William Bennett Munro History Seminar
This paper explores how Natives and non-Natives in the early U.S. territories triangulated their relationship through the federal government. Focusing on the Northwest Territory (the present-day Midwest) and the Southwest Territory (present-day Tennessee) in the 1790s, it begins by stressing the failure of federal criminal law to stanch endemic interracial borderlands violence. Frustrated federal officials turned instead to the public fisc, offering compensation to both Natives and U.S. citizens for harms caused by the other. The result was the creation of an administrative system in which the federal government bore the costs of an illicit borderland economy, particularly the trade in horses and slaves. Federal officials also used the national treasury to try to purchase the uncertain allegiances of both Natives and the nation's own citizens, who both routinely flirted with Spanish, French, and British patronage. Large sums of money flowed westward as so-called "Indian presents" to try to placate Native demands rooted in diplomatic custom. Even more federal money went to the territories' white inhabitants as payments for defense, especially to the territorial militia.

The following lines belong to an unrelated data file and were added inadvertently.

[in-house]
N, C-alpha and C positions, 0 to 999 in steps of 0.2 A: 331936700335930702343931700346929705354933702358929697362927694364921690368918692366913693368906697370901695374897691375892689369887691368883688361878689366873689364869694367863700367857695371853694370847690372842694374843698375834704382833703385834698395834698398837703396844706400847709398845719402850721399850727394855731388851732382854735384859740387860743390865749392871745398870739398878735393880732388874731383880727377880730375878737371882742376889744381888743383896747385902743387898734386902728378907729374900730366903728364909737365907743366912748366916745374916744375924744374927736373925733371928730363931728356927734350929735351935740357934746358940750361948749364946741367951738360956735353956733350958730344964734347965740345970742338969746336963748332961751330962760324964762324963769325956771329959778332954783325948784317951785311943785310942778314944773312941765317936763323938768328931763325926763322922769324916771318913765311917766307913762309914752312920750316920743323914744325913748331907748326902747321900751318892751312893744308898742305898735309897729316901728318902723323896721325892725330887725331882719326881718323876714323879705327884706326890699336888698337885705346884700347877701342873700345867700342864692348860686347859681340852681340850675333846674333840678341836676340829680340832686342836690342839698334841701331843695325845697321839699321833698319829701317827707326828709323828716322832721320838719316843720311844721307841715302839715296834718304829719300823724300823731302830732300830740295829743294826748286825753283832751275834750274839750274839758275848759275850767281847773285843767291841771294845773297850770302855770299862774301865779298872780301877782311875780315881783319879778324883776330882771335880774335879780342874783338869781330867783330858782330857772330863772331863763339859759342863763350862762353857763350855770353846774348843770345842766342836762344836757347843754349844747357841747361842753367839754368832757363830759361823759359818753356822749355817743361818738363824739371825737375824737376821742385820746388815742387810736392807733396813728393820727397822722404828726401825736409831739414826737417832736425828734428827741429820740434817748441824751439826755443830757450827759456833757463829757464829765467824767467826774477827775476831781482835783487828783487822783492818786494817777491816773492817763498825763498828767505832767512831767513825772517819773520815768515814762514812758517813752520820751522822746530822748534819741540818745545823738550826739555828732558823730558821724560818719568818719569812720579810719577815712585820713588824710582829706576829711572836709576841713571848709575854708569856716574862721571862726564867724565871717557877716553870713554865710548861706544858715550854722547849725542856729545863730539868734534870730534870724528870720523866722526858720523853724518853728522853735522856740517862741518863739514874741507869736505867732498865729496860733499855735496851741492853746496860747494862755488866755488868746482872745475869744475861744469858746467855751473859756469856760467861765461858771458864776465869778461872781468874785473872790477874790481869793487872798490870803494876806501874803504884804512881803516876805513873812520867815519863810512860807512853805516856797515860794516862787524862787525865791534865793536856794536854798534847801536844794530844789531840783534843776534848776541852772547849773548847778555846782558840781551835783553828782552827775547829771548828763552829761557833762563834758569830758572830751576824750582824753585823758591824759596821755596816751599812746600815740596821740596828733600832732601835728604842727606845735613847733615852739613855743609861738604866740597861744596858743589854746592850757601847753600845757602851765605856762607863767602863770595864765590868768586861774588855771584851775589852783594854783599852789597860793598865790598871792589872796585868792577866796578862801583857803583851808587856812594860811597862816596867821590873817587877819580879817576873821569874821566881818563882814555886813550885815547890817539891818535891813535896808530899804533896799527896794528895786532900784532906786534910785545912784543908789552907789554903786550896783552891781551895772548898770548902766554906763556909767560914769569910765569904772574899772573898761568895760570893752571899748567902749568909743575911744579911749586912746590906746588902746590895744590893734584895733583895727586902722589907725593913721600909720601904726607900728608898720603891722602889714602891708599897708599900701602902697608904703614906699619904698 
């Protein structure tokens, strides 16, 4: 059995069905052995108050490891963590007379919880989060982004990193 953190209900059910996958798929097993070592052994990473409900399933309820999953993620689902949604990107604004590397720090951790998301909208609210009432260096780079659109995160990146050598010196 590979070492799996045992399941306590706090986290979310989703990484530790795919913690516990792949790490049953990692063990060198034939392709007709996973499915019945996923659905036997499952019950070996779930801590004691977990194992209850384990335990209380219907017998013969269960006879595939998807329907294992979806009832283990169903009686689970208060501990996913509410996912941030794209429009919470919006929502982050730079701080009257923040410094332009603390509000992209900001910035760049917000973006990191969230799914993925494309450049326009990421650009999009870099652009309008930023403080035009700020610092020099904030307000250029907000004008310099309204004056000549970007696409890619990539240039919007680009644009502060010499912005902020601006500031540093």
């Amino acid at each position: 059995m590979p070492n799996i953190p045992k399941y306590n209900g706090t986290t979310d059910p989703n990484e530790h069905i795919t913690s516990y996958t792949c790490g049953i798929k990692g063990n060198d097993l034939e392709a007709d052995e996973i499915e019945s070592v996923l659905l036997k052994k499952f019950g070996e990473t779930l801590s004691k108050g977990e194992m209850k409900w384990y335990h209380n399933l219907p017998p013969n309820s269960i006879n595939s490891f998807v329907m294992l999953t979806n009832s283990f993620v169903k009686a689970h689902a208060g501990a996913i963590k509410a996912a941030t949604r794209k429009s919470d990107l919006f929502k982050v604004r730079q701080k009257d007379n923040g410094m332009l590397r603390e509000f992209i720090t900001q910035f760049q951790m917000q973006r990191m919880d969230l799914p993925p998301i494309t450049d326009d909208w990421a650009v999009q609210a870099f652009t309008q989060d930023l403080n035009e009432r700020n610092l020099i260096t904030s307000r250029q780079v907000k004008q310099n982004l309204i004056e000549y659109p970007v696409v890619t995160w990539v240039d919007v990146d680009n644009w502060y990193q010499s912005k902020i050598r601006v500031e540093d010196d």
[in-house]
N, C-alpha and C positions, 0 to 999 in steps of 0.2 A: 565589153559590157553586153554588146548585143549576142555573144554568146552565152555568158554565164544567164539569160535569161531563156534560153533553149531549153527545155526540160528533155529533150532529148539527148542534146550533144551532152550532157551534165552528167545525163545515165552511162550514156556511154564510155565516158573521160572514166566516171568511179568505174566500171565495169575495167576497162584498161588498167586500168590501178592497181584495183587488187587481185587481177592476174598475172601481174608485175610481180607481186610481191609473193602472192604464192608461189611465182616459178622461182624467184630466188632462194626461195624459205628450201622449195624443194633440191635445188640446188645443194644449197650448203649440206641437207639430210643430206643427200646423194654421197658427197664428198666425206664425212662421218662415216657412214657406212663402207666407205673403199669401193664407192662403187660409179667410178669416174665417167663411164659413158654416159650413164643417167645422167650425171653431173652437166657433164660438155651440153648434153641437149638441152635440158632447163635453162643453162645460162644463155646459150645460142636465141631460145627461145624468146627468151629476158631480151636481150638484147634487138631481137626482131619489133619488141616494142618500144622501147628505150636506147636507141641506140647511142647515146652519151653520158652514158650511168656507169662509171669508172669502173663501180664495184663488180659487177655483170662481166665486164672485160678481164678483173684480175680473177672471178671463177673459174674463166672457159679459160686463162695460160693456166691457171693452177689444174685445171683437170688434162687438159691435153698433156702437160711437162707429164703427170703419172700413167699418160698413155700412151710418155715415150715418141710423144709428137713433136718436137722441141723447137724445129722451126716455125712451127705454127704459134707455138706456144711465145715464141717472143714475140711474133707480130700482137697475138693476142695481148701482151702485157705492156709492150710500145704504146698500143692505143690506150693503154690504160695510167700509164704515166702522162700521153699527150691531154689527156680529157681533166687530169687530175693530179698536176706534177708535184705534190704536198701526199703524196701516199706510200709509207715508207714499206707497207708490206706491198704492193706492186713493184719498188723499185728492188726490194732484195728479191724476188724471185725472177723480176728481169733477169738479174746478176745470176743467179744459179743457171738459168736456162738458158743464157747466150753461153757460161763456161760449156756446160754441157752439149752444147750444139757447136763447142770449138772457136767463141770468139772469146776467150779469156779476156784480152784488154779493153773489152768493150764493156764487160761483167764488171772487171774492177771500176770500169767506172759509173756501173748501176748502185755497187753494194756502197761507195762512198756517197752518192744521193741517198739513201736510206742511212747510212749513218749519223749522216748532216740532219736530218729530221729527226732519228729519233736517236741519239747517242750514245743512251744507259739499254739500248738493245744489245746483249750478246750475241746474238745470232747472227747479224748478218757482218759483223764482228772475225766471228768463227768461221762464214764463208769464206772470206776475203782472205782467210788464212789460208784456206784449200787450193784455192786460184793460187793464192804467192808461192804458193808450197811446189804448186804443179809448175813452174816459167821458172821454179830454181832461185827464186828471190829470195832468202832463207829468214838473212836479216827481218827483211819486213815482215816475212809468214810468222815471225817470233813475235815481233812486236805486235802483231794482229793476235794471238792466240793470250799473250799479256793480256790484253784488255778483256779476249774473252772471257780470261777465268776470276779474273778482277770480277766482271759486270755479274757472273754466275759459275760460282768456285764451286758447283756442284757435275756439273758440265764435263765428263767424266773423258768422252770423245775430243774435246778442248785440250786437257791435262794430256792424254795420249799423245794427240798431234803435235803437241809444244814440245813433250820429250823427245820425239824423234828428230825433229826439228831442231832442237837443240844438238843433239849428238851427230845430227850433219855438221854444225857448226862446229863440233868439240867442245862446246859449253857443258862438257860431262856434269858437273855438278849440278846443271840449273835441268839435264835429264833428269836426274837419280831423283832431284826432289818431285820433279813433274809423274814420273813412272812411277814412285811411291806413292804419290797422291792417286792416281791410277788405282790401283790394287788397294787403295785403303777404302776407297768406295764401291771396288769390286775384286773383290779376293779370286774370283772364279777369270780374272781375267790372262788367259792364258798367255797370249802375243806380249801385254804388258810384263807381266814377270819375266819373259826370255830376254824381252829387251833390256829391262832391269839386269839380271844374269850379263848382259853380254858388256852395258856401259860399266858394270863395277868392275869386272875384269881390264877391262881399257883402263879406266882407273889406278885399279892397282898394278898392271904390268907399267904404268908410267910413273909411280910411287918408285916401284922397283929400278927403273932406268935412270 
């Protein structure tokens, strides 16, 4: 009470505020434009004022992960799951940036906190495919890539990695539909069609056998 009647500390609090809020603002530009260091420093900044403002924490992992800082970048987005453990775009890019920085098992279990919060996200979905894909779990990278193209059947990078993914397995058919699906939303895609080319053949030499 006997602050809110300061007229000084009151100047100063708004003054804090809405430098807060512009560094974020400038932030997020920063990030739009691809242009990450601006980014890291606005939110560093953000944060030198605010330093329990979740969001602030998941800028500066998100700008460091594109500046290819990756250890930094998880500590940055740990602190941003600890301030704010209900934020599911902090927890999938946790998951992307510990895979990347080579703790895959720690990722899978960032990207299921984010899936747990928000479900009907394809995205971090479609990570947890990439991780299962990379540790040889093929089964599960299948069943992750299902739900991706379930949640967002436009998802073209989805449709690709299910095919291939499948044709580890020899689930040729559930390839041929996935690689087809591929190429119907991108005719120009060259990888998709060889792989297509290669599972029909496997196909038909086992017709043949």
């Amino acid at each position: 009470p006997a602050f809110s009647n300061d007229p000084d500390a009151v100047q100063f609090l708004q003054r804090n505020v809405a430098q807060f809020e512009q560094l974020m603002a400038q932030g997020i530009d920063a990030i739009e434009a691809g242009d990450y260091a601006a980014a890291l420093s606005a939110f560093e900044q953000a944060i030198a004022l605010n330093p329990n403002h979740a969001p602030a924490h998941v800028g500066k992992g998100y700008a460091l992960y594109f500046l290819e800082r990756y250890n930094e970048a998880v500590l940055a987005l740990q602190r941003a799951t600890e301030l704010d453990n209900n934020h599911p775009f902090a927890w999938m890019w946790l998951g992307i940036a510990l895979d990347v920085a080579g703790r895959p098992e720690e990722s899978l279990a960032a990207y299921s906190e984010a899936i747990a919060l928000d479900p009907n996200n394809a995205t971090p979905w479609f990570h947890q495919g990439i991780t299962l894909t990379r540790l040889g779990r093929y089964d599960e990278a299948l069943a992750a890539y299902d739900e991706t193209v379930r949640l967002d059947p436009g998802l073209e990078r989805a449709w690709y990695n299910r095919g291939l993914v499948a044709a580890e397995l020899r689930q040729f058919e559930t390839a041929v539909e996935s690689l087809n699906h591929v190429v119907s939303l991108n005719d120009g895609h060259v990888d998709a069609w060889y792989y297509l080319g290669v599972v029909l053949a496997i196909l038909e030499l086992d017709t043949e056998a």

The paper concludes by situating this history within the historiography of federal authority in the United States. Traditional dichotomies between "weak" and "strong" states poorly capture the federal role in the territories, where federal authority was ubiquitous and yet federal officials were often powerless to control events. This history also prefigures later developments labeled as the rise of the national welfare state. In the territories, white citizens attacked federal largesse toward Natives as both unearned and evidence of Indian "dependence" on the federal government, yet naturalized their own reliance on federal aid as merely the fulfillment of the national government's responsibility to protect its own citizens.